The policies appear to exist as early as the 1970s, with researchers Dorothy Schultz and Susan Gilbert noting in their report “Women and Transit Security: A New Look at an Old Issue” that it was introduced as a way for the community to make themselves feel safe riding transit. San Francisco’s policy dates back to as early as 1971; King County Metro’s policy dates back to as early as 1983. Portland TriMet’s policy goes back, according to agency spokesperson Tia York, “as long as almost anyone can remember.”

A 1991 study done by Sylvia Trench, Tanner Oc and Steven Tiesdell in the United Kingdom found a majority of women surveyed felt uncomfortable walking or otherwise going to town at night. The researchers found the request stop policy implemented in Stockport, a suburb of Manchester, resulted in a ridership increase.

Struggles to get the word out

Rue Haji, a Seattle-area high school student, says offering a request stop service would make her feel safer while riding King County Metro.

“I like not having to worry about having the bus stop too far away from my house,” Haji says, while waiting at the Tukwila/International Boulevard Station one Friday evening on her way home from a shift at a fast food restaurant. “If something happens and I don’t feel safe, I’d be able to run towards my house if they drop off closer to my house.”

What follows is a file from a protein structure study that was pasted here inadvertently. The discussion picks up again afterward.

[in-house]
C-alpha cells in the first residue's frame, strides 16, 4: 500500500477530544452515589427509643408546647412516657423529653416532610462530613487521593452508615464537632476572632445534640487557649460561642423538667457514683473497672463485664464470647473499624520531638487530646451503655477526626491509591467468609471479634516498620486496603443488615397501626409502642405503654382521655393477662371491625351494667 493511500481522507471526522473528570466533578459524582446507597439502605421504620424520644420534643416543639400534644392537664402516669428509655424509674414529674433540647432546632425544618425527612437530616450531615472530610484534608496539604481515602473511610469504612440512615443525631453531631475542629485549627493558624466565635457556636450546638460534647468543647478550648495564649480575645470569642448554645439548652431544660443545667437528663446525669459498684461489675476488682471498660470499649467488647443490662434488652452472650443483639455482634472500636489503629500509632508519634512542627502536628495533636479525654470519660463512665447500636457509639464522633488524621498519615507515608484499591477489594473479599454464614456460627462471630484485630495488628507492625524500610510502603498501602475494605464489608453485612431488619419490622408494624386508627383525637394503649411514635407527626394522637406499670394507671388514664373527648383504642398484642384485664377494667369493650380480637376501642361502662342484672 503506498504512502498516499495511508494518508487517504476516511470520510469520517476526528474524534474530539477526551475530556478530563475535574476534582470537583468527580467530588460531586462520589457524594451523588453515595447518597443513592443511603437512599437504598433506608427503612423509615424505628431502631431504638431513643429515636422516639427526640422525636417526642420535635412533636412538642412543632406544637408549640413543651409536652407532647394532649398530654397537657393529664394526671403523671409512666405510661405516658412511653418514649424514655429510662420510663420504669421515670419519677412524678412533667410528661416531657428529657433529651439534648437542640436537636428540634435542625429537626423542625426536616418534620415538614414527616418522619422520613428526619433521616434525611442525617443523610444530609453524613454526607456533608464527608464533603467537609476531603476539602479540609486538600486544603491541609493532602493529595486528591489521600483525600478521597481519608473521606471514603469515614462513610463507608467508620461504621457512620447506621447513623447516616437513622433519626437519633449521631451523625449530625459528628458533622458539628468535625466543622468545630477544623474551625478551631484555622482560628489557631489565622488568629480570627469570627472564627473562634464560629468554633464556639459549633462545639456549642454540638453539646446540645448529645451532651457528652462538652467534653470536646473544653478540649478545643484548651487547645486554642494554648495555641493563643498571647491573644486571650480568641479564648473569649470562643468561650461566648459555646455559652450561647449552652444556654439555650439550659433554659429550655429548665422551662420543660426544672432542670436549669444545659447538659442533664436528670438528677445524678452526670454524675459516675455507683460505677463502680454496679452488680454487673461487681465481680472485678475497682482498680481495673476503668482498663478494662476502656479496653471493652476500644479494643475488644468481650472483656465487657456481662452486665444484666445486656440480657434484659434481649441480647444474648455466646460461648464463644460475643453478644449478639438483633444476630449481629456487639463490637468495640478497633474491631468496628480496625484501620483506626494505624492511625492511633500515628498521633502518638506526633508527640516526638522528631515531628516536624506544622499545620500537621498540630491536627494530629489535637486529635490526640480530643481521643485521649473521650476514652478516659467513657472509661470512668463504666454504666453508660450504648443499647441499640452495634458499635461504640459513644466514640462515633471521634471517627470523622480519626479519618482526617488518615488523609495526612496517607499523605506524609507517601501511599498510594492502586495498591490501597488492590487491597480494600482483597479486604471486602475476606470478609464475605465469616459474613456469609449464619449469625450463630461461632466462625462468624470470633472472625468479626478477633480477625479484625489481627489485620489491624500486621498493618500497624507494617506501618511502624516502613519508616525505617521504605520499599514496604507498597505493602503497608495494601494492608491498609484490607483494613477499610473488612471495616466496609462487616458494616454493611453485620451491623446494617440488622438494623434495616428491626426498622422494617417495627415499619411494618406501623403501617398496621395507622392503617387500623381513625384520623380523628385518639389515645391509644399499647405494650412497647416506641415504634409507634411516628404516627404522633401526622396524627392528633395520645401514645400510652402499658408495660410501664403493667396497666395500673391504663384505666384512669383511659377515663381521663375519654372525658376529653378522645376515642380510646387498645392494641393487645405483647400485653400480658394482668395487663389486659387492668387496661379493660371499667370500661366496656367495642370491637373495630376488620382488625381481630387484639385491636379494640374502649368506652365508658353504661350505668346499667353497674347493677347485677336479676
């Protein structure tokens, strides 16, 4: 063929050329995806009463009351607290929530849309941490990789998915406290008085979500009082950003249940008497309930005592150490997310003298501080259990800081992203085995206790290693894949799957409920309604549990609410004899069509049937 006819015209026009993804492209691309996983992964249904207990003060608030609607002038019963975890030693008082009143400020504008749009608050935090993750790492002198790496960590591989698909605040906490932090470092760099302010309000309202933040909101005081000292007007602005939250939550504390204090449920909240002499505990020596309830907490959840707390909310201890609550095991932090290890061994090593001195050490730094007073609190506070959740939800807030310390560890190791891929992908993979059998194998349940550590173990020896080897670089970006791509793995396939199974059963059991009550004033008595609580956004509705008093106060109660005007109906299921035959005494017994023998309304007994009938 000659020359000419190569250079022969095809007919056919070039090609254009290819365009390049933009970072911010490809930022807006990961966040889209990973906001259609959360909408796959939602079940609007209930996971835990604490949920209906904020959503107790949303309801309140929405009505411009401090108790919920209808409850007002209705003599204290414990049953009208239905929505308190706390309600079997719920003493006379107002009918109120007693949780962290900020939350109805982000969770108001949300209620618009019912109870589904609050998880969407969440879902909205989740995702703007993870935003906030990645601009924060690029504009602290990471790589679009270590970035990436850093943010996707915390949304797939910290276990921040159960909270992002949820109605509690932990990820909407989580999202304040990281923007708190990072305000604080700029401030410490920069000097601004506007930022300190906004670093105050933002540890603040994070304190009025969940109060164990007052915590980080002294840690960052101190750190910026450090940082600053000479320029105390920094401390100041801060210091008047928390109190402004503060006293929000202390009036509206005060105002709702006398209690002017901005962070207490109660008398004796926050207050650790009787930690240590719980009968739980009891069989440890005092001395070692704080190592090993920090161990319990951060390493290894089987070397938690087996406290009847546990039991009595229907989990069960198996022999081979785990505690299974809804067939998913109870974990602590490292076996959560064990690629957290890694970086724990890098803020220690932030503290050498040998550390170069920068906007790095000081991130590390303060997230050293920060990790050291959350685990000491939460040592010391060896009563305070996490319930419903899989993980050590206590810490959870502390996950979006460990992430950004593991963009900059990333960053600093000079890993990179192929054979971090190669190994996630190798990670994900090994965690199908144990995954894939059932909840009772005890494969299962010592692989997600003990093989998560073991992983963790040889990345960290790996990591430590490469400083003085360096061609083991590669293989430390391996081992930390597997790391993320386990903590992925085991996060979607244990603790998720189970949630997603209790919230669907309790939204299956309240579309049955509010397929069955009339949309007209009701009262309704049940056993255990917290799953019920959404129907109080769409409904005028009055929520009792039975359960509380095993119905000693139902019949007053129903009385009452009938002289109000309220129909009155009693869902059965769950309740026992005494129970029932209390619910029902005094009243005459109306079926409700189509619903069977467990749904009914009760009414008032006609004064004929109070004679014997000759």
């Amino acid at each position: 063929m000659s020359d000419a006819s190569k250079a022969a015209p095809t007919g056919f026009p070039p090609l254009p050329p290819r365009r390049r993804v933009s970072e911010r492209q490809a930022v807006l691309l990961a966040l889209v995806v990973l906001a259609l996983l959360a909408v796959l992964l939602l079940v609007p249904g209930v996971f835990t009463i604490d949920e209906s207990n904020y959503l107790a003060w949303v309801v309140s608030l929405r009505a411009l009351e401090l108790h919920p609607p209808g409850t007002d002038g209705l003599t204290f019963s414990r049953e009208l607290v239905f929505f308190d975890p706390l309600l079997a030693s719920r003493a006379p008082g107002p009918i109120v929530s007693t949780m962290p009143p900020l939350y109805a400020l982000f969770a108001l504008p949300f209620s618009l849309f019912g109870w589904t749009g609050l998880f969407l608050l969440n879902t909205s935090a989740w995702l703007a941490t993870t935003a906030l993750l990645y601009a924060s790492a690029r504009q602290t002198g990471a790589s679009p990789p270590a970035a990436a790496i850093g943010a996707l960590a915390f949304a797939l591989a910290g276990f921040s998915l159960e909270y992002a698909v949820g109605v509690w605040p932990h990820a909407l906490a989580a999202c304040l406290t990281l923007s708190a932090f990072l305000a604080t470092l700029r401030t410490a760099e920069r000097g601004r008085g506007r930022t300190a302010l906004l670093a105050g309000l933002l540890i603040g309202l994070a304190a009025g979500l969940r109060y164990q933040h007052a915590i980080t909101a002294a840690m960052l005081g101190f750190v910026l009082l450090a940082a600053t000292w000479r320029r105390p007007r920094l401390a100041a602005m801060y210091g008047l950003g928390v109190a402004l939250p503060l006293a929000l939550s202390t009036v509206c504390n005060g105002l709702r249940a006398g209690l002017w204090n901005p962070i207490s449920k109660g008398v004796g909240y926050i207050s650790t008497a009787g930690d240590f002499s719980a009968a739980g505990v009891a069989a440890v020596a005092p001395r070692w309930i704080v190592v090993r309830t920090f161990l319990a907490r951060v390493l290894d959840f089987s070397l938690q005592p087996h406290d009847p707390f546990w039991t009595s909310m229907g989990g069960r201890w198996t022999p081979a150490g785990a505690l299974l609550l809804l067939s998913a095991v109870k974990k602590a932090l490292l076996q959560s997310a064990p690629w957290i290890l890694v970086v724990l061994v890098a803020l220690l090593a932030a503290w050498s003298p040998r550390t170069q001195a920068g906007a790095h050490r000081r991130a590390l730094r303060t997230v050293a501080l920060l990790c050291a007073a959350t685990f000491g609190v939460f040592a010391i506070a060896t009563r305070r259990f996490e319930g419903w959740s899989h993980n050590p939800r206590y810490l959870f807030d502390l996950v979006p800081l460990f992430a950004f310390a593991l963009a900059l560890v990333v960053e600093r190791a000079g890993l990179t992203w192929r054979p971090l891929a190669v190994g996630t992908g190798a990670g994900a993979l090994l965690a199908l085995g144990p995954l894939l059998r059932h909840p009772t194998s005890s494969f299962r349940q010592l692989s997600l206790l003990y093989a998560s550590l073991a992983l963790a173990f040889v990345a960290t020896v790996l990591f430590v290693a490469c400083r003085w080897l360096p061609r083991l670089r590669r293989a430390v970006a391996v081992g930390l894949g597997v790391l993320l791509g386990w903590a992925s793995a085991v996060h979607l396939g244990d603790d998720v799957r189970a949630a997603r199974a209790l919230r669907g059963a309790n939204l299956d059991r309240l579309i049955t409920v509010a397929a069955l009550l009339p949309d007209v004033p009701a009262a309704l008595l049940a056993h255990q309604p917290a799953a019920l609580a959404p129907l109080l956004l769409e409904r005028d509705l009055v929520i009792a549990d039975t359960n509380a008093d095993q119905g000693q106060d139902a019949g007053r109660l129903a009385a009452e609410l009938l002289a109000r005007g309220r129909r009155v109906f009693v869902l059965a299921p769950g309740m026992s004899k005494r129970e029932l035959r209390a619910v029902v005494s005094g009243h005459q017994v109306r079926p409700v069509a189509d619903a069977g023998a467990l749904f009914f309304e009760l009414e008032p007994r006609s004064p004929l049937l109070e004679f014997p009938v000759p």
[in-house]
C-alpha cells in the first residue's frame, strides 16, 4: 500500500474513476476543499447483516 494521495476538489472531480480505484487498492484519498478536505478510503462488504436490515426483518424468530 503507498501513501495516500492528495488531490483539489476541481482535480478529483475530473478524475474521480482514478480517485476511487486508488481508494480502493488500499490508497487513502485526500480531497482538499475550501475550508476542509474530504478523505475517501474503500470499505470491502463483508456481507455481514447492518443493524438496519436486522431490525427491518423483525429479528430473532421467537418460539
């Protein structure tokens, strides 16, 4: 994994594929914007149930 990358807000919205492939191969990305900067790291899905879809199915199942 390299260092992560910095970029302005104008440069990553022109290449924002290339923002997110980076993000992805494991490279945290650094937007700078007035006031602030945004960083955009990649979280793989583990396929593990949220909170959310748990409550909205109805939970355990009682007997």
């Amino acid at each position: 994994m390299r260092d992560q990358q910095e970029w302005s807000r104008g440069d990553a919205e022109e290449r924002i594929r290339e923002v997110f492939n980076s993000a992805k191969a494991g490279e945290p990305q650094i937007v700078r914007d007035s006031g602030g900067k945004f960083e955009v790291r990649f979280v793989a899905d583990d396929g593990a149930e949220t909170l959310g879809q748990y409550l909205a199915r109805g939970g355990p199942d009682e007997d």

And although King County Metro and other agencies market its request stop policy – King County Metro doing so on its website and transit schedules – Haji had never heard of it. Use of request stop policies at King County and elsewhere has been limited by inconsistent marketing efforts, inadequate training for drivers and confusion over specific procedures.

Back in 1995, the San Francisco Examiner reported that the city’s drivers and riders were unaware of the policy. That remained true when I visited in January of this year.